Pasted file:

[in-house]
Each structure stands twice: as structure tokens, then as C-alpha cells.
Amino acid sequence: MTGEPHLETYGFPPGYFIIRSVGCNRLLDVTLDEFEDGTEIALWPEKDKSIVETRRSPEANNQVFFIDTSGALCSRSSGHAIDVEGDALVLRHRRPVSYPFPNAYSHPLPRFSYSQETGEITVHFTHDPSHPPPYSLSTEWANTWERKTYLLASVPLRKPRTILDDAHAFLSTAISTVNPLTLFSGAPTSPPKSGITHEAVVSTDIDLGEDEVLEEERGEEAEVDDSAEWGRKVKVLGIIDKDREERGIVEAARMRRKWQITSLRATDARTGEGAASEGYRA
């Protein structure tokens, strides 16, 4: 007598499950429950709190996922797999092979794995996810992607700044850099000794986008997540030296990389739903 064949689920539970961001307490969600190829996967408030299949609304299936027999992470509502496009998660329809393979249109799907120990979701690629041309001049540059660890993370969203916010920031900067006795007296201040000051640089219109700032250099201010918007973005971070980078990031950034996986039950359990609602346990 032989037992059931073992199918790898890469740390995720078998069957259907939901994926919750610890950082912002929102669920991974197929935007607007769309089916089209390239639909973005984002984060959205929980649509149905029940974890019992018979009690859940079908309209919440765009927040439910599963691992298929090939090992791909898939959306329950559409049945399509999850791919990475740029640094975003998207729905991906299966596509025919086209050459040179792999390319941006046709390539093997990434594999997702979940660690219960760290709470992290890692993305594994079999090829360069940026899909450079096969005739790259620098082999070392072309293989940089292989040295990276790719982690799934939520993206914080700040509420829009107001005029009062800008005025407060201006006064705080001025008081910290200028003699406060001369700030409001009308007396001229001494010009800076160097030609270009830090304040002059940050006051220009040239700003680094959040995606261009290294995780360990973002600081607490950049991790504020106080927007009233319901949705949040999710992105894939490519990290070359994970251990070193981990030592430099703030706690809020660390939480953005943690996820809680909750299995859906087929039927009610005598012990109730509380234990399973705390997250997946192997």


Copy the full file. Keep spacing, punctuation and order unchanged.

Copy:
[in-house]
Each structure stands twice: as structure tokens, then as C-alpha cells.
Amino acid sequence: MTGEPHLETYGFPPGYFIIRSVGCNRLLDVTLDEFEDGTEIALWPEKDKSIVETRRSPEANNQVFFIDTSGALCSRSSGHAIDVEGDALVLRHRRPVSYPFPNAYSHPLPRFSYSQETGEITVHFTHDPSHPPPYSLSTEWANTWERKTYLLASVPLRKPRTILDDAHAFLSTAISTVNPLTLFSGAPTSPPKSGITHEAVVSTDIDLGEDEVLEEERGEEAEVDDSAEWGRKVKVLGIIDKDREERGIVEAARMRRKWQITSLRATDARTGEGAASEGYRA
């Protein structure tokens, strides 16, 4: 007598499950429950709190996922797999092979794995996810992607700044850099000794986008997540030296990389739903 064949689920539970961001307490969600190829996967408030299949609304299936027999992470509502496009998660329809393979249109799907120990979701690629041309001049540059660890993370969203916010920031900067006795007296201040000051640089219109700032250099201010918007973005971070980078990031950034996986039950359990609602346990 032989037992059931073992199918790898890469740390995720078998069957259907939901994926919750610890950082912002929102669920991974197929935007607007769309089916089209390239639909973005984002984060959205929980649509149905029940974890019992018979009690859940079908309209919440765009927040439910599963691992298929090939090992791909898939959306329950559409049945399509999850791919990475740029640094975003998207729905991906299966596509025919086209050459040179792999390319941006046709390539093997990434594999997702979940660690219960760290709470992290890692993305594994079999090829360069940026899909450079096969005739790259620098082999070392072309293989940089292989040295990276790719982690799934939520993206914080700040509420829009107001005029009062800008005025407060201006006064705080001025008081910290200028003699406060001369700030409001009308007396001229001494010009800076160097030609270009830090304040002059940050006051220009040239700003680094959040995606261009290294995780360990973002600081607490950049991790504020106080927007009233319901949705949040999710992105894939490519990290070359994970251990070193981990030592430099703030706690809020660390939480953005943690996820809680909750299995859906087929039927009610005598012990109730509380234990399973705390997250997946192997």